Jazz has been called, among other things, America's "only original form," showing it's clear cultural roots in America. In addition, jazz historians have touted jazz's pedigree as "American's Classical Music." An appreciation and analysis of jazz history forces one to question both the "American" and "Classical" descriptors that past historians have used to label jazz music. Using primarily sources such as "From Somewhere in France" by Charles Delaunay and "An Interview with Wynton Marsalis" by Lolis Eric Elie, I argue that although jazz grew out from a distinctive African American tradition, the influx of influences in its development throughout the years as well as it's transcending appeal have made jazz much universal as opposed to American. In addition, I argue that although labeling jazz as "Classical" gives it aesthetic credence, there is a real danger in downgrading jazz both in musical difficulty and musical value.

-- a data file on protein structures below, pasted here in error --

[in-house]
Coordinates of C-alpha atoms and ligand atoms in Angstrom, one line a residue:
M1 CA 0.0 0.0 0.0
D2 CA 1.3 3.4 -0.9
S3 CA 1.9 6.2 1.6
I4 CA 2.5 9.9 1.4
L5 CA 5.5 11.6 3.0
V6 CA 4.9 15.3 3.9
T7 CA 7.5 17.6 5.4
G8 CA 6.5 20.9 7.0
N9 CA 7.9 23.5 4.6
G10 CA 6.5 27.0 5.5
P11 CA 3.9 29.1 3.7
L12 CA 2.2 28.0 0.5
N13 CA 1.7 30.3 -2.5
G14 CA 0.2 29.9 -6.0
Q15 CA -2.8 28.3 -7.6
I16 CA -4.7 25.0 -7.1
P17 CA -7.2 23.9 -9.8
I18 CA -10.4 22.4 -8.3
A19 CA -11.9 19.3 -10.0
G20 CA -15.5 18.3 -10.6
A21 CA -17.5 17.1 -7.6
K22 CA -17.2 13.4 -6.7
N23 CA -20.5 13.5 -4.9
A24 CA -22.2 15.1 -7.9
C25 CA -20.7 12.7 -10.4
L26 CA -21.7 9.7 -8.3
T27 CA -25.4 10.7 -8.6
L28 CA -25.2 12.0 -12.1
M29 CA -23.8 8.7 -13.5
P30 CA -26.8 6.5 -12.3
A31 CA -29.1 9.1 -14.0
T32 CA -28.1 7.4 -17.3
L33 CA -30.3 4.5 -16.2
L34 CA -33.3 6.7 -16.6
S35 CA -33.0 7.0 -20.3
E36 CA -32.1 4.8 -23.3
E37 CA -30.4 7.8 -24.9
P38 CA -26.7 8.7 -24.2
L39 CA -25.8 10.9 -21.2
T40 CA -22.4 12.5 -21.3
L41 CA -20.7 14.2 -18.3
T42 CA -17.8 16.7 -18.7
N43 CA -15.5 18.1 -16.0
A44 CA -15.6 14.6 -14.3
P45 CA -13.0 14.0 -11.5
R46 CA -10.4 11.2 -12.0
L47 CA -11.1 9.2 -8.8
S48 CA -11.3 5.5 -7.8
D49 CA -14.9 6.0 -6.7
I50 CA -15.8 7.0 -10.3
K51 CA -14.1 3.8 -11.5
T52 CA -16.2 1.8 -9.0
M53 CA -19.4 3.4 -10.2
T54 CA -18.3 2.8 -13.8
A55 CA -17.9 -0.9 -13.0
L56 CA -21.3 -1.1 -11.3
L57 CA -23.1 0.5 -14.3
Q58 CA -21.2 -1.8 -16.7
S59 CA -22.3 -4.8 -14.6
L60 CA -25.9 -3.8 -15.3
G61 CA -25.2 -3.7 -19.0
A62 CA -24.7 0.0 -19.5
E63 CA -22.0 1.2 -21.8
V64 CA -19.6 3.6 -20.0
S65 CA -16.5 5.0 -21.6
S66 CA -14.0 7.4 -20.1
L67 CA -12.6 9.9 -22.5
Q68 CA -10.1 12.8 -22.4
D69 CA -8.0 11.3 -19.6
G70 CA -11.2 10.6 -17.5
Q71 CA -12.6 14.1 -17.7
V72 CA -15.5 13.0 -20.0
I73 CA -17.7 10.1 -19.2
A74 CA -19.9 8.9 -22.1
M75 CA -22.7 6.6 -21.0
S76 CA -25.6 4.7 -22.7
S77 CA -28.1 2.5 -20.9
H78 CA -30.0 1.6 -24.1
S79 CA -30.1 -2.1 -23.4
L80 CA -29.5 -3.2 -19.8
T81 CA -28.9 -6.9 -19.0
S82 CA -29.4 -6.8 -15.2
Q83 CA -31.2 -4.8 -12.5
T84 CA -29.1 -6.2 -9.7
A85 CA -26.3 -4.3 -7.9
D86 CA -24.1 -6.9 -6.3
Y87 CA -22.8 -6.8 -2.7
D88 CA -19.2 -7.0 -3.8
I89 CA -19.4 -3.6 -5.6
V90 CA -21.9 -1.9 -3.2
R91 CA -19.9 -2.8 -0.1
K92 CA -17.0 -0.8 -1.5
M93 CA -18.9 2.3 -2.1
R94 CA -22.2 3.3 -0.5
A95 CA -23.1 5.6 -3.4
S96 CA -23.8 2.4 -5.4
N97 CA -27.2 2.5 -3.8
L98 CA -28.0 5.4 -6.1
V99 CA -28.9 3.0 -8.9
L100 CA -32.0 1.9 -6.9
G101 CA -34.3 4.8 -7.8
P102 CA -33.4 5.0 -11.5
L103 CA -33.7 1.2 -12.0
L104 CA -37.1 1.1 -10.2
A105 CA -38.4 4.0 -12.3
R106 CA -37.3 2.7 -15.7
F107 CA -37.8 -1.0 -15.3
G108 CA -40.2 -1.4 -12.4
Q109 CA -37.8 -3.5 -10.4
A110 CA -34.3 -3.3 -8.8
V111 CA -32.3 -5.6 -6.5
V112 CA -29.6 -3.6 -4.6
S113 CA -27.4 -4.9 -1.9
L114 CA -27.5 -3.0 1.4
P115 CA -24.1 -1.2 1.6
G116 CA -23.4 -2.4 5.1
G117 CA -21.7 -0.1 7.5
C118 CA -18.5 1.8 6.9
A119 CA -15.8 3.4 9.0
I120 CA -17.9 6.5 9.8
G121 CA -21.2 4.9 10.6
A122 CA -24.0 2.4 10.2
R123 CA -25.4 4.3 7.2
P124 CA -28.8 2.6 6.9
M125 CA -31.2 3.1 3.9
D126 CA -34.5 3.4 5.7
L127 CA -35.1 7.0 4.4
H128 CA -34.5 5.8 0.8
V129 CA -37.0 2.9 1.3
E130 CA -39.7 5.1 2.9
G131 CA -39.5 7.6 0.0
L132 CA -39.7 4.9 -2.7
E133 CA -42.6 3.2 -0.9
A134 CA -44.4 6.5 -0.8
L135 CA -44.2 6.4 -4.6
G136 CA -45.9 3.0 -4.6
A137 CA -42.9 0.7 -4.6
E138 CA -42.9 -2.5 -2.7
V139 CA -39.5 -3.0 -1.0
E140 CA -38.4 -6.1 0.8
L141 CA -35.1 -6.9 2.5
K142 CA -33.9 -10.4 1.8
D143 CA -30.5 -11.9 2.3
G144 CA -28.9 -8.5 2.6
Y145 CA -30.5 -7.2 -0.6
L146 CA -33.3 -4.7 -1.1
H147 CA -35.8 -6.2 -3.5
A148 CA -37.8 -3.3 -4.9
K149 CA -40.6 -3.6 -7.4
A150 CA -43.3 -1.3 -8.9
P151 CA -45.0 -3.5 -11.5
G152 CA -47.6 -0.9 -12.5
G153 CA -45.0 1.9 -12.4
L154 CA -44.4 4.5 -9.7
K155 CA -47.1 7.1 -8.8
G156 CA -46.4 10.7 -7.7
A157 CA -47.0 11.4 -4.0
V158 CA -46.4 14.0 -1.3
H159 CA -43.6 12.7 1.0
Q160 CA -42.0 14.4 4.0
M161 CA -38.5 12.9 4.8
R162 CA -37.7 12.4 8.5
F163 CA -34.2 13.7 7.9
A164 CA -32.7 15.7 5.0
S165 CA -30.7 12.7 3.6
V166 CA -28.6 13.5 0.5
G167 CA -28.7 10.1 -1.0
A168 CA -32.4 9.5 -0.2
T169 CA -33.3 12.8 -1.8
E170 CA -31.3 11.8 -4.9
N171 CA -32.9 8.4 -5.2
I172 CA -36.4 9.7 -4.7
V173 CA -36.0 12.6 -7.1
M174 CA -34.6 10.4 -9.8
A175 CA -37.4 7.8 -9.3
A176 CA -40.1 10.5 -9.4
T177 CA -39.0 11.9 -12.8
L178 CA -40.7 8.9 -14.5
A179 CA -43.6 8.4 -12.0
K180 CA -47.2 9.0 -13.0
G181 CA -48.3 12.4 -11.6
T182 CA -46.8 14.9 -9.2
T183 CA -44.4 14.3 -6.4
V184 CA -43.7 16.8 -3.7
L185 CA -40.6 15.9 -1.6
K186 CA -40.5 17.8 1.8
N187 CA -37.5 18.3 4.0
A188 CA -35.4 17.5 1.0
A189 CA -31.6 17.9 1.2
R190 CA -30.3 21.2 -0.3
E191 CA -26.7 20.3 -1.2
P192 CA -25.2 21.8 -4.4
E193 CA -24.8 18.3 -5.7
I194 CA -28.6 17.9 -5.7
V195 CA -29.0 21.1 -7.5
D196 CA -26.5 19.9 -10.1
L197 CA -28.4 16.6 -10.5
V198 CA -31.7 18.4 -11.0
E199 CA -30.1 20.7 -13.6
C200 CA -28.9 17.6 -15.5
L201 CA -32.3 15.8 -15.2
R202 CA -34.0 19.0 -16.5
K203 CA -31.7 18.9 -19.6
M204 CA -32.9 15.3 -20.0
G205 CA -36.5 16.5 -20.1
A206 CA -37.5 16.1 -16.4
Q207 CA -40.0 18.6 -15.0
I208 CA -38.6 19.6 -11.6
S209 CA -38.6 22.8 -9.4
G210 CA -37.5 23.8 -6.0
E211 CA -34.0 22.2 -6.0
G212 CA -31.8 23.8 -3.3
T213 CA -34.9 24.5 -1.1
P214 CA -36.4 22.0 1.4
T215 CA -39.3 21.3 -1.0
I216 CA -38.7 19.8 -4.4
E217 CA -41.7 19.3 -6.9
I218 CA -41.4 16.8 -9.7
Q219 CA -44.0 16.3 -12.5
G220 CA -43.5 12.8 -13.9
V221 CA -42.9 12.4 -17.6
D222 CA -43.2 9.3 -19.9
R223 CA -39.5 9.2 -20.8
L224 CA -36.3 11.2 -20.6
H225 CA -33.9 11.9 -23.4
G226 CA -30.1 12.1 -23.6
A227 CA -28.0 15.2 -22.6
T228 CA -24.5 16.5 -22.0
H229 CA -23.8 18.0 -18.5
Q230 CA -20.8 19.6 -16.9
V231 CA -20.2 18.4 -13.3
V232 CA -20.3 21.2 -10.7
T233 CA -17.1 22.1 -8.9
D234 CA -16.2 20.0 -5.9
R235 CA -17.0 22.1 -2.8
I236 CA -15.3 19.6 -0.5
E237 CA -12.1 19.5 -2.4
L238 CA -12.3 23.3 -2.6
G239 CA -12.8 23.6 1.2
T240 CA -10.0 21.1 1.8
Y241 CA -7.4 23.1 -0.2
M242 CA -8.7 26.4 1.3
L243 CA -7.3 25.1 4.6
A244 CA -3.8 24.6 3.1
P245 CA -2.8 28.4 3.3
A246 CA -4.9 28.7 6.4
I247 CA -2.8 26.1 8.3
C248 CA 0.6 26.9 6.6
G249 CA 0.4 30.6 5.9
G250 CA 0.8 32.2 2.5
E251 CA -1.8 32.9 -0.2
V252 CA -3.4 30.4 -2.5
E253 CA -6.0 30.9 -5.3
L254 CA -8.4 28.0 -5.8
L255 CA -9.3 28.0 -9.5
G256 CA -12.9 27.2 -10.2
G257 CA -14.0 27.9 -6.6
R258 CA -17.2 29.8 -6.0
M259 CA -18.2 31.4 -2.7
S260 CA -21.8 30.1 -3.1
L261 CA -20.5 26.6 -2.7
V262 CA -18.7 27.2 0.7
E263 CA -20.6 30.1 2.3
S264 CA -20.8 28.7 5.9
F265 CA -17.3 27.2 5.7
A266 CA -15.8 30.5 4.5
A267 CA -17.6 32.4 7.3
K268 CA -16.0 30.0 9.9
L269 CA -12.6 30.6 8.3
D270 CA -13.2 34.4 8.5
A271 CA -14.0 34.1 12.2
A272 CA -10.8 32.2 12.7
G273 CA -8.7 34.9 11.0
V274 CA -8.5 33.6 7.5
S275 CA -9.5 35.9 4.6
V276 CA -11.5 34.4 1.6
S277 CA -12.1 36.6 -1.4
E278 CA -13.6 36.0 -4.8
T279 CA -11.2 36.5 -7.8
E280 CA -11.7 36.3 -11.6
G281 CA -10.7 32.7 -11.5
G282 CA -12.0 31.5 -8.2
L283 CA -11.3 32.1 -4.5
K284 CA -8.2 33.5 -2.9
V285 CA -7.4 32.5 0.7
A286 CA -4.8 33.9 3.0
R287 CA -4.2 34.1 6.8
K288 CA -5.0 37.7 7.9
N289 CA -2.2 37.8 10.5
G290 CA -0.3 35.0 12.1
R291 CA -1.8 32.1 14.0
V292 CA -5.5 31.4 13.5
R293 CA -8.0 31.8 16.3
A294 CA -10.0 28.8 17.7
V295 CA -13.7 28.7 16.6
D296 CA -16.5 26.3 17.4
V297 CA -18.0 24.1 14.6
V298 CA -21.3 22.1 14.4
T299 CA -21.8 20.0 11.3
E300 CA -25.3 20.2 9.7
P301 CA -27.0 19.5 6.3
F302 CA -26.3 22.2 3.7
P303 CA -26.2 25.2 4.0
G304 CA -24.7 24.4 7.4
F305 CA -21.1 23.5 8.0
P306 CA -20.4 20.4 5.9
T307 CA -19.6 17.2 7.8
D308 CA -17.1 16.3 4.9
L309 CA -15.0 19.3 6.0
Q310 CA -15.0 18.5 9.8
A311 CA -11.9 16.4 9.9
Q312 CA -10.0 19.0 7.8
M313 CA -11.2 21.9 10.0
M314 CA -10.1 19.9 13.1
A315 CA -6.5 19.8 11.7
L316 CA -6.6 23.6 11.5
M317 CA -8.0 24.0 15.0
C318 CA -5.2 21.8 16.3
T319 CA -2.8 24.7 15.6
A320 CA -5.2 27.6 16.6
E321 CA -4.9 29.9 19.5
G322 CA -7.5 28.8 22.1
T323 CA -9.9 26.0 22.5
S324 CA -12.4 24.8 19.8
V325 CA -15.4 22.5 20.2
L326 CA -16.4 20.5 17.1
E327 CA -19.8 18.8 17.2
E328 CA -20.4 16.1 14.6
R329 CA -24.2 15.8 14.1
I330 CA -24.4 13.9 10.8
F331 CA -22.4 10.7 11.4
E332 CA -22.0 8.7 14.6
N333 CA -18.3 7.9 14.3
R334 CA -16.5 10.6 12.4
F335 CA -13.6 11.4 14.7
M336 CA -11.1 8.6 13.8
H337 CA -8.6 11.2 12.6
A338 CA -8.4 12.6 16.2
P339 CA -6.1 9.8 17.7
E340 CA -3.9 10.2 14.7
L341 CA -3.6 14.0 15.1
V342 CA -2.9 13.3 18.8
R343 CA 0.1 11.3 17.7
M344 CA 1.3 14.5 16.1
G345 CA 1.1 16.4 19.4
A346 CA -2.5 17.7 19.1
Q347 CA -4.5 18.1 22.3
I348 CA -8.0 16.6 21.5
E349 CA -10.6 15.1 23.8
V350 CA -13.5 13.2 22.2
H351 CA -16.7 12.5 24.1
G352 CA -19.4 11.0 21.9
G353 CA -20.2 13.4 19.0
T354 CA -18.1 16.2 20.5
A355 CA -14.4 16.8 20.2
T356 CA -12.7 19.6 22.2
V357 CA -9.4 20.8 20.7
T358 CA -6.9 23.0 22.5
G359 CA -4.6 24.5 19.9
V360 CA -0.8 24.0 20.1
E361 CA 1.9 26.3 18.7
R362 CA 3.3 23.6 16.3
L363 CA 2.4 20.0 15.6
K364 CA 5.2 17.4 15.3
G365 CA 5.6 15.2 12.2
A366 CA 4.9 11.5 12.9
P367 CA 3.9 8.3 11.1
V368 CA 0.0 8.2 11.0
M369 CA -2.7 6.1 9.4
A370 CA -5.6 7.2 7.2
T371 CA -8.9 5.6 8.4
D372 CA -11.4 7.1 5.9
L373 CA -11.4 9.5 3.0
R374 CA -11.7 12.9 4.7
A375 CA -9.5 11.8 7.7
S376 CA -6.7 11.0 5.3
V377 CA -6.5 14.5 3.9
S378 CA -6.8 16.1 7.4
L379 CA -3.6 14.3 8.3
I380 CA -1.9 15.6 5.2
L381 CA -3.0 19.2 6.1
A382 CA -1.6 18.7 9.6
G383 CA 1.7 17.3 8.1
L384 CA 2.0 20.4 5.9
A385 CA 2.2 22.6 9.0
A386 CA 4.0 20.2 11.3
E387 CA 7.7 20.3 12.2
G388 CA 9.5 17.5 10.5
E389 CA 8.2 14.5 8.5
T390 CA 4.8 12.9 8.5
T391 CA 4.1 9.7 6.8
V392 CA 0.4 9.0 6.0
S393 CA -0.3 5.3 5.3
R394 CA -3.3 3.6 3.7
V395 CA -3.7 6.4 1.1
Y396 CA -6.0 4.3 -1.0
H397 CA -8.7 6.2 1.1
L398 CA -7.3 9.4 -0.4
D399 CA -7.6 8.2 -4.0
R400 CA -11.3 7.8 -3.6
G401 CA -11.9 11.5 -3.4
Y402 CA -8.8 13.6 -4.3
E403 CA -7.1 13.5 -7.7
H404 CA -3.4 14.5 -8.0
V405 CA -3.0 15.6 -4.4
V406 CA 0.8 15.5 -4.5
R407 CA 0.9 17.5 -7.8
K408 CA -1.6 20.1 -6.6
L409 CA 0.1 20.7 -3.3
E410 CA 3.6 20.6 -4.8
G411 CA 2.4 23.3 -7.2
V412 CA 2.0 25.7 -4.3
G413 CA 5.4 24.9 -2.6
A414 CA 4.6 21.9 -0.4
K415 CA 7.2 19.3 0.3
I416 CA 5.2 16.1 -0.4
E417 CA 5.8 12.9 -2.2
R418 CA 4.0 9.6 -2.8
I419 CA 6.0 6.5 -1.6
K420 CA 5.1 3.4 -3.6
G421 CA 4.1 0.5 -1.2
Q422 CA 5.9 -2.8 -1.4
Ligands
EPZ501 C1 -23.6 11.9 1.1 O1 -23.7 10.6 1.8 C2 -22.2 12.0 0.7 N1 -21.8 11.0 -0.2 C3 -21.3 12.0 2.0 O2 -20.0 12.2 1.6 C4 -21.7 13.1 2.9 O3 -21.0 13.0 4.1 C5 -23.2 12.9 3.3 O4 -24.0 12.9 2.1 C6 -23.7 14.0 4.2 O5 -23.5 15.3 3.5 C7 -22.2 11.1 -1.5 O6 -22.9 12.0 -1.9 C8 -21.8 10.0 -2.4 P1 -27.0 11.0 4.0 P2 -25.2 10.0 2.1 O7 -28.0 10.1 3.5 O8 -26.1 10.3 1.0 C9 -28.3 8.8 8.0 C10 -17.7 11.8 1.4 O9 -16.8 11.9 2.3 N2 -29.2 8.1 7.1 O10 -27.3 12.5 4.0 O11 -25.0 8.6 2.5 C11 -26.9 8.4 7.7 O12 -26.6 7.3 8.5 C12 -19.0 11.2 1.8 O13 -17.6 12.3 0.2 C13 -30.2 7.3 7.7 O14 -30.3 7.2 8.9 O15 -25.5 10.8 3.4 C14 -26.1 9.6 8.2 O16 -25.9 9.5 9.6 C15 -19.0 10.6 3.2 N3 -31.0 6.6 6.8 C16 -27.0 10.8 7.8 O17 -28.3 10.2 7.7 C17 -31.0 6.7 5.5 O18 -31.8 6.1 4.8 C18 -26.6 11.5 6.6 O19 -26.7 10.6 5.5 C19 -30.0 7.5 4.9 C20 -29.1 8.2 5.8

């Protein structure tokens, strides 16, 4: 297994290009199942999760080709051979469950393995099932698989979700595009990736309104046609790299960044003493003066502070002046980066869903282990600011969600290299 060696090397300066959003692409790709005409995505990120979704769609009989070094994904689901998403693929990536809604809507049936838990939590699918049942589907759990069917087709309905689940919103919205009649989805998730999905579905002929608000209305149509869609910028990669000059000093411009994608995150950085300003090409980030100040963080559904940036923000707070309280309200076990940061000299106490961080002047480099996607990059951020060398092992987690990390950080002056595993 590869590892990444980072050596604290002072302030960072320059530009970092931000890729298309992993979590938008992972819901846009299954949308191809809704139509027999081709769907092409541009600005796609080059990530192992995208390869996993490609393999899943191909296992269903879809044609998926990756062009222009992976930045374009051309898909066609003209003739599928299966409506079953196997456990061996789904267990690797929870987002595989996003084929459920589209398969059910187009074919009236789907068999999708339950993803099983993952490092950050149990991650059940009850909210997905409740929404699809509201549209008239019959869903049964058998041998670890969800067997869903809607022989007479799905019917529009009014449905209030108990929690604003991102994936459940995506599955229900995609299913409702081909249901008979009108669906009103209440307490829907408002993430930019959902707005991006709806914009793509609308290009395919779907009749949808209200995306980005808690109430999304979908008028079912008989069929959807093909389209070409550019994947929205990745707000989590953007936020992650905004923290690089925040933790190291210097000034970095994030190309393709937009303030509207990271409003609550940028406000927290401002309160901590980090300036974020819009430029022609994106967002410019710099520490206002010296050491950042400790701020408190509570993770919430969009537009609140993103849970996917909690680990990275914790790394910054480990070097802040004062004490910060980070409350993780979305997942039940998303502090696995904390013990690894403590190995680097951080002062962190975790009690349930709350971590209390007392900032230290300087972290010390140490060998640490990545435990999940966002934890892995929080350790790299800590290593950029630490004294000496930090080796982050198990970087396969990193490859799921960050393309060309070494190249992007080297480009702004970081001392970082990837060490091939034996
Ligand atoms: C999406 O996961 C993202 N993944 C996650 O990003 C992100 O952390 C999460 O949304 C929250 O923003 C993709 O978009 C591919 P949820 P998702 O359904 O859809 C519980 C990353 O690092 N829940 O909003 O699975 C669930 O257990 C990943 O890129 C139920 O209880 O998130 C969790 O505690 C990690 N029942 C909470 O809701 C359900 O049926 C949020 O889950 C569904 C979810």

My first argument concerns the duality between seeing jazz as "American" and "universal." In "Somewhere in France," Charles Delaunay, one of the pioneers of French jazz criticism, makes the argument that jazz is universal, transcending it's American and African-American roots -- a result of "simple, direct, and natural" appeal and a product of "cultural fusion." Universalism benefited the "connoisseurs" (i.e. the French) of jazz by making it something to be appreciated by those who understood it, and not something of American exceptionalism. This, of course, treads dangerously close to "downgrading the artistry and artifice of musicians"; the "dehistorization" that grew out primitavism also does not account for the significant contributions in jazz history. This could arguably be interpreted as saying jazz would be the same without Duke Ellington or in a similar line of argument, that classical music would be the same without Beethoven. However, Delaunay does provide strong justifications for the universal nature of jazz, most notably by...
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